There are four main ways to offer screening.
- The first model is outreach-based either in the community or in a closed/fixed setting like a workplace or institution.
- The second is opportunistic HBV/HCV testing as part of other health care encounters in primary care such as GPs, public health services or sexual health clinics.
- A third option is to extend existing screening programmes such as Tuberculosis screening to include viral hepatitis or extending antenatal HBV screening to include HCV.
- Finally, invitation-based models using municipal or patient registries are a means to invite for screening selected individuals that were born in countries with medium/high viral hepatitis endemicity.
Watch this short animation to learn more about the different ways of screening:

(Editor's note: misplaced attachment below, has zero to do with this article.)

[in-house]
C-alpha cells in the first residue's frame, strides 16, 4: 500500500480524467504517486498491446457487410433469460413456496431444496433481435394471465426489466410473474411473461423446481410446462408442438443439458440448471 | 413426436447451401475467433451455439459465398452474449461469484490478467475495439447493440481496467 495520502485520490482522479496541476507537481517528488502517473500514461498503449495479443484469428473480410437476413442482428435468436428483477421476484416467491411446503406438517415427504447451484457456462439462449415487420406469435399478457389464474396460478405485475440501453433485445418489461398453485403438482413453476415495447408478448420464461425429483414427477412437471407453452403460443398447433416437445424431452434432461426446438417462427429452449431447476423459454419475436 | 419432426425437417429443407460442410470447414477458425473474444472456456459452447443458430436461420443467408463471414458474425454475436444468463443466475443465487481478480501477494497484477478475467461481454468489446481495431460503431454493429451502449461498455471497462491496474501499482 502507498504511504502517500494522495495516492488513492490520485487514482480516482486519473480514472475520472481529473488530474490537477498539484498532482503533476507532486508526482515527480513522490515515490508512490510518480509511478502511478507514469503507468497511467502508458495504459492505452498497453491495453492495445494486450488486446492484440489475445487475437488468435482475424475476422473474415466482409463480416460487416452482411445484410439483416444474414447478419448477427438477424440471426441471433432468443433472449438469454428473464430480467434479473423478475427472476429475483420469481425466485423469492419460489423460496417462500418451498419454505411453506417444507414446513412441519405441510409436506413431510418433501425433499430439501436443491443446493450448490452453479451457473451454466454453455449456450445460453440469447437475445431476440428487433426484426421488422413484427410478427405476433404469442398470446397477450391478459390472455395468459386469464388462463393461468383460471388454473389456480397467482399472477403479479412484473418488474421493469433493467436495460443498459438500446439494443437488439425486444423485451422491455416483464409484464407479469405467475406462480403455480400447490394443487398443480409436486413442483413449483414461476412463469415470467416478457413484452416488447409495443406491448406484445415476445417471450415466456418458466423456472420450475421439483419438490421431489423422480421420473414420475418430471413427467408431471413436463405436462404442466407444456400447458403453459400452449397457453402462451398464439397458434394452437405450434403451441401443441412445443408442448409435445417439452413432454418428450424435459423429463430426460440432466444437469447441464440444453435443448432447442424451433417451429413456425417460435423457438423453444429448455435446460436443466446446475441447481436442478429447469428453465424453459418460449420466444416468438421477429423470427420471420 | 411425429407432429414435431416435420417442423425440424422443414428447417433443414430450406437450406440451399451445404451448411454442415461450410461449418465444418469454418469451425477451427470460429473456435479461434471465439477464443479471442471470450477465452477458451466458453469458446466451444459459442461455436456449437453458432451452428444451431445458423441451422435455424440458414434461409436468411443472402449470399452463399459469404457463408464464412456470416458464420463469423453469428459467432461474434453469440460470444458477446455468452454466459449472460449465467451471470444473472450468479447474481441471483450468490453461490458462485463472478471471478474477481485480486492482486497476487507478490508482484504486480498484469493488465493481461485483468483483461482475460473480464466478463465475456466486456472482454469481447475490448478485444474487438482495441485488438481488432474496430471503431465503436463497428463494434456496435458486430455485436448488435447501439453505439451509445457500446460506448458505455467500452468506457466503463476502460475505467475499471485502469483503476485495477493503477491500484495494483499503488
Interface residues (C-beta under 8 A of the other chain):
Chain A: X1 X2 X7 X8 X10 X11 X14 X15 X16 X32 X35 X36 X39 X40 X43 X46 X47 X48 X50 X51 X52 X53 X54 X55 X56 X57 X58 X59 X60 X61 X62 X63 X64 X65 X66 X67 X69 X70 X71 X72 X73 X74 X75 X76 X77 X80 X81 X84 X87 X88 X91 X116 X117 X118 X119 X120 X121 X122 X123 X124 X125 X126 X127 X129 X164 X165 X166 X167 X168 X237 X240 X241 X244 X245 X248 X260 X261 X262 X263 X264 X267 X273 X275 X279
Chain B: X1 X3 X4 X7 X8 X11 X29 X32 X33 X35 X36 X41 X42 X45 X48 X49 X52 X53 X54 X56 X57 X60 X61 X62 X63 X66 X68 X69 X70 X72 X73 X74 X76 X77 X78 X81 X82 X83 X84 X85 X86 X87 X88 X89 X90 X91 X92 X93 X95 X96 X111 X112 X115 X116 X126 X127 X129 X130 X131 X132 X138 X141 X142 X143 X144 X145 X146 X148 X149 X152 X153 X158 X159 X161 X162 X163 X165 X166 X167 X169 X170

Each model has different infrastructure and resource requirements. Combining with an existing infectious disease screening programme builds on existing infrastructure, including infectious disease specialist staff who may require less training than more generalist medical personnel such as community nurses or GPs. Each model varies in the scope and means to raise awareness in the community and to provide information to people offered testing. For example, public awareness information and education sessions and materials are a key part of community outreach screening models. GPs, community nurses and sexual health clinics are often well trusted and in a unique position to raise awareness of and offer testing opportunistically to their patients who have country of birth-related risk factors. outreach; using a population/patient registry to send invitations; opportunistic in other encounters in health care services; and extending an existing screening programme to include viral hepatitis. The best option depends not only on the population you want to reach but also on the resources (financial, human, physical and time) available.